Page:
- Restaurant China-loa, Donato Guerra 160. Comida China & Sushi, offers an all-you-can-eat buffet for 90 pesos. Located in the Centro.
Where to stay in Culiacán
- Hotel Sevilla, Jose Maria Morelos 170 Nte.. Located on Morelos Street (which runs north-south) between Escobedo and Colón, in the Zona Centro. It is in the 170’s block, located on the east side of the sidewalk. The lobby room has a guest computer with Internet, free of charge. Filtered water is also free. Rooms from M$300 per night.
- Microtel Inn & Suites. A 113-room hotel located in a new developed zone of the city adjacent to the Modern Hospital Angels of Culiacan.
- Hotel La Quinta Posada Real. Located near the intersection of Francisco I. Madero & Venustiano Carranza Boulevards. From M$500 per night.
Downtown Culiacán is safe to walk around during the daytime and evenings (before midnight). Traveling around the outskits (“colonias”) of Culiacán at night is not recommended.
Traffic in Culiacán can be extremely aggressive, much more so than in many other parts of Mexico. Locals will attribute this to the “sinaloense” attitude, which is stereo-typically aggressive, proud, and boisterous.
Culiacán (along with the town of Badiraguato) is notorious for being the birthplaces and residences of many drug lords and narcotraffickers. Mexicans from other states will often point out that Culiacán is very dangerous to visit. However, overall Culiacán is still much safer than Juarez and many Central American cities. Most deaths occur only among drug cartels and federal armed forces.
Mahahual Coronavirus (COVID-19) Travel Report
Mahahual (also spelled Majahual) is a city in the municipality of Othón P. Blancothe, state of Quintana Roo on the Yucatán Peninsula in Mexico, a short distance northeast of Belize.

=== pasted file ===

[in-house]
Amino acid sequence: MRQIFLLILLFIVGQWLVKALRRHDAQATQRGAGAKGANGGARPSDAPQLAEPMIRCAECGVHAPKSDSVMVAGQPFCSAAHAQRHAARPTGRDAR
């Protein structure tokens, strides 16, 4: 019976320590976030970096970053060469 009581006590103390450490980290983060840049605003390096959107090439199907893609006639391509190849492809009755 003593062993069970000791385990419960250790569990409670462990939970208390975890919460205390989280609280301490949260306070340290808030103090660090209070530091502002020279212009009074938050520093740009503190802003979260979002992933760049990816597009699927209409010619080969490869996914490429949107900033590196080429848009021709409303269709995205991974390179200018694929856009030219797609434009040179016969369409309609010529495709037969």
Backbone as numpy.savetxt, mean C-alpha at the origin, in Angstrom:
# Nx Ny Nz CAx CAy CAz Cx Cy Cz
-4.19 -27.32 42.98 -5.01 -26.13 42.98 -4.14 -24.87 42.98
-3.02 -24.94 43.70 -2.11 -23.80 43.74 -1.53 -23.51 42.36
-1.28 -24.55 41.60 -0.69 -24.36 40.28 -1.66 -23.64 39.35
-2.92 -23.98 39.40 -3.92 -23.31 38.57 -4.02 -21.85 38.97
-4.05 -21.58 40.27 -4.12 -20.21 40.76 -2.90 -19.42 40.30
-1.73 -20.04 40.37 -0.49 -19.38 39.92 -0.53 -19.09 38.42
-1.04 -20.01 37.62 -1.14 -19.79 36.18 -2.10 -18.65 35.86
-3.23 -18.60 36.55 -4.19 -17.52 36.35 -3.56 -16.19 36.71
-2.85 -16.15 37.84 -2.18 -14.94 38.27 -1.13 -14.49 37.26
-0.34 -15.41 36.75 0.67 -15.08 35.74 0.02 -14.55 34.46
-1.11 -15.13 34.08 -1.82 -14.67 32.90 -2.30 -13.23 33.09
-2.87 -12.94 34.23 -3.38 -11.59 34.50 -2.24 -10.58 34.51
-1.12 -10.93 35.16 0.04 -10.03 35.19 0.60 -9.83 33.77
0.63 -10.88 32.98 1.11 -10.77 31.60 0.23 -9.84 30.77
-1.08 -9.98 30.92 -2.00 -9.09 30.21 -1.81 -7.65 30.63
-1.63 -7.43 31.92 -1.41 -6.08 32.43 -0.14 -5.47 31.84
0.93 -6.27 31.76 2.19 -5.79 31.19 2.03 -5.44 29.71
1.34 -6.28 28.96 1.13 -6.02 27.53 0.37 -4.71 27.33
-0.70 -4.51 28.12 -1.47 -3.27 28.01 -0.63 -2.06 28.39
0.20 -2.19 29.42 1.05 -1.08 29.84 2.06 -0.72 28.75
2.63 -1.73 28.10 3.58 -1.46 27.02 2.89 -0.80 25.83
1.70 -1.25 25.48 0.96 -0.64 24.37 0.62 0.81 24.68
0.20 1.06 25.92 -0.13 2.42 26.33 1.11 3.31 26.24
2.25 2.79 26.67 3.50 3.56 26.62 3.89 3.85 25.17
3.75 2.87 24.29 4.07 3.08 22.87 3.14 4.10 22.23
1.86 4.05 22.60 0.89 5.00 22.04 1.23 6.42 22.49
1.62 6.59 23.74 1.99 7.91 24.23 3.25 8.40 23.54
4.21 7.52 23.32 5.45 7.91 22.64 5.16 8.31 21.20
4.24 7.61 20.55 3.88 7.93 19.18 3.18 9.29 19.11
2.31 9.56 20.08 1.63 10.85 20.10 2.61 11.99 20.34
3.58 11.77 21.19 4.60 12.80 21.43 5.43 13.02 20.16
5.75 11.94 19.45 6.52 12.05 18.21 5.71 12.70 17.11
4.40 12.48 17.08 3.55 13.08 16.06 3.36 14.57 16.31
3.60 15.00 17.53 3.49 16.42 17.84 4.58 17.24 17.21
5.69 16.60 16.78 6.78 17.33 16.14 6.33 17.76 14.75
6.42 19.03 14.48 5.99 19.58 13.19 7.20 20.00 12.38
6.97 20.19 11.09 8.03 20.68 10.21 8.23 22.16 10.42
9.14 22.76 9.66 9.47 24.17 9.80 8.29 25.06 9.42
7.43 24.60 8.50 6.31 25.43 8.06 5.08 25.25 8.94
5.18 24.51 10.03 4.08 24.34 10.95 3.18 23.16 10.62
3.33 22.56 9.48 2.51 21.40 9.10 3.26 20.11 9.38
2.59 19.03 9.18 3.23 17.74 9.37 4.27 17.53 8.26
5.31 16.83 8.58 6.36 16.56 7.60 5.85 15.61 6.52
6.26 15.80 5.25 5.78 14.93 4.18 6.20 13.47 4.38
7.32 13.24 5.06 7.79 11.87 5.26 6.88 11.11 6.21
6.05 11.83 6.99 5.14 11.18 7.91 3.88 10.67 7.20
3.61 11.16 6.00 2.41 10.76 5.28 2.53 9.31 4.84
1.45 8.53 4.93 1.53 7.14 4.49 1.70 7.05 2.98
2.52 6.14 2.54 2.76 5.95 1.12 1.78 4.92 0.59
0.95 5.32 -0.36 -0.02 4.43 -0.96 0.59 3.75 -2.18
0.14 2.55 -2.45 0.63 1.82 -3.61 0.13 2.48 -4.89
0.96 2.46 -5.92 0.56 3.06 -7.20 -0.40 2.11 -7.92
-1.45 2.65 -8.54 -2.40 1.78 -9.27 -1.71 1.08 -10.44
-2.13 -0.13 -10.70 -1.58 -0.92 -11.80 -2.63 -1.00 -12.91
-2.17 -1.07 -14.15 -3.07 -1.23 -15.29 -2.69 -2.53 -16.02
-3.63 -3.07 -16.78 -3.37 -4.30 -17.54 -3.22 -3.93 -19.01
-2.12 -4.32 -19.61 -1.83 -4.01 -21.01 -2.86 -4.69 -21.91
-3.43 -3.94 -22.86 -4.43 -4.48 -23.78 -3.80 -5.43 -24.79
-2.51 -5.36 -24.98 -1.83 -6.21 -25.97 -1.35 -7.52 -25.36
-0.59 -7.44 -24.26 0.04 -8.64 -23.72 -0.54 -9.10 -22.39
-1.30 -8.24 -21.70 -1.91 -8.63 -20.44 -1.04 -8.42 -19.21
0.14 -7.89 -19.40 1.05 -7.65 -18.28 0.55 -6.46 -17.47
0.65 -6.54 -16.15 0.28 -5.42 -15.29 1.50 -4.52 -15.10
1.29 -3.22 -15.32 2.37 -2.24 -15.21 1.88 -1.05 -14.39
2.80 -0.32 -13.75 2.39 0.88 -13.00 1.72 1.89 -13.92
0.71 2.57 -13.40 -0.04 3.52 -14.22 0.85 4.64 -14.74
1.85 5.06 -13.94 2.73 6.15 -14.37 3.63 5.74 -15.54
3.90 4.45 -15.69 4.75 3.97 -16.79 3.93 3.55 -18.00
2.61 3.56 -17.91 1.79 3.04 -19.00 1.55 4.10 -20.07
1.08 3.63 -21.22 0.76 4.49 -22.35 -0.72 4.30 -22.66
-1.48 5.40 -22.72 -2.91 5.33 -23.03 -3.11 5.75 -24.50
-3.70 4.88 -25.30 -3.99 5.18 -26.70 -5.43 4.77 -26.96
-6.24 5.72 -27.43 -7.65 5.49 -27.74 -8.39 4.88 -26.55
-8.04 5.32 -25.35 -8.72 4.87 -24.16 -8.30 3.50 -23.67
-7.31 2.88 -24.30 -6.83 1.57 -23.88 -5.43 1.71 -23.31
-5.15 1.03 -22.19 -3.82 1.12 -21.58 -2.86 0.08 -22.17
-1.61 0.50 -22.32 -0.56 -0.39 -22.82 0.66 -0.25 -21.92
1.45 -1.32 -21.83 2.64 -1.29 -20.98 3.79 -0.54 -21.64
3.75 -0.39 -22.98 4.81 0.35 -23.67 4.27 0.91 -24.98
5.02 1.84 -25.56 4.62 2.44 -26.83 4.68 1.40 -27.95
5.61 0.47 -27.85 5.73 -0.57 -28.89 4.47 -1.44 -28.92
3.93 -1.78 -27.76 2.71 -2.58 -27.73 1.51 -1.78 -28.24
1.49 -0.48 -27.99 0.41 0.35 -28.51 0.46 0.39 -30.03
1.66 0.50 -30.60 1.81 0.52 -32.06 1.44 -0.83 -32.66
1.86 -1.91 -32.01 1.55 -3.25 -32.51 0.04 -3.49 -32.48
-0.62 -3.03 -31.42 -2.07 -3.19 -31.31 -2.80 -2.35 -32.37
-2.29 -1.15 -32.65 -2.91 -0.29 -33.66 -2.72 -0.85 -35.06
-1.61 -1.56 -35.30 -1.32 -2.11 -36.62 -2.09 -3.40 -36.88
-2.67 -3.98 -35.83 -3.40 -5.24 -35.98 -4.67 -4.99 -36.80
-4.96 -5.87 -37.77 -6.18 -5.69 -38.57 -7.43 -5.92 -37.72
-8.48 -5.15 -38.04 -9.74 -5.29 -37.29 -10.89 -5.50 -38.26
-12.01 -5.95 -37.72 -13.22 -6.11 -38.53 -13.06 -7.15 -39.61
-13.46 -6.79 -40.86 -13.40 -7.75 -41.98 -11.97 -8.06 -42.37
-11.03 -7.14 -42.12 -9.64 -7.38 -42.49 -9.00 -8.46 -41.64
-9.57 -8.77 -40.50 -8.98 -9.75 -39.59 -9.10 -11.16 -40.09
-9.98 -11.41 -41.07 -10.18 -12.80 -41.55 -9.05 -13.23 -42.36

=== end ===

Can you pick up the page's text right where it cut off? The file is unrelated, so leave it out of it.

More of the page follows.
Mahahual used to be a quiet and friendly small fishing town off the beaten track. However a large cruise ship docking jetty dubbed “Puerto Costa Maya” has been constructed just up the beach. Every day a couple of cruise ships dock and the occupants are disgorged onto the town to drink, shop, swim and ride jet skis and quad bikes. However the further south away from the cruise ship dock you go the quieter the town becomes, so it’s still possible to have a quiet time of it, especially at some of the hotels south of town.
In August 2007, Hurricane Dean landed just north of Mahahual. It heavily damaged the cruise ship dock and destroyed much of the small village. The village was rebuilt, cruise ships returned, and many nice hotels opened.
A new seaside Malecon runs from the main road to the southern end of Mahahual Pueblo. The Malecon is a pedestrian walkway with the beach to the east and businesses to the west. Many nice restaurants and shops line the Malecon. The town has several ATMs: one is in the “Casitas”, a subdivision adjoining the port, at the Mobius internet/DVD rental store; another is located at Luna De Plata, a kilometer south of the pueblo; a third is an HSBC bank ATM within the town’s only Pemex station, 4 kilometers west on the main access road. Cash is still the best option as many times the ATM machines do not work or are out of cash.
If you are looking for quiet tranquil beaches, away from the crowds, drive through Mahahual and continue 4 kilometers along the coastal road. After passing the small bridge of Rio Bermejo (hardly a river, more a small stream connecting the mangrove waters with the ocean) you will find small ecological hotels, restaurants and rental houses, all beachfront. Electricity is generated with solar panels, wind mills and most of the businesses use a generator as a back up. Rain water is captured on roof decks and collected in systerns used tio shower and flushing toilets.
When you arrive at km 15, there is a turn off to the right, take it to either return to Mahahual or continue to Xcalak. If you continue on the beach road, you will find lots of empty bays,only a few rental houses on the road side.
From the port: Organized tours are also available from a variety of companies. You will not necessarily be over run with the tourists from the cruise ships, when they leave you have this sleepy town to yourself. Things switch quickly from bustle to mellow.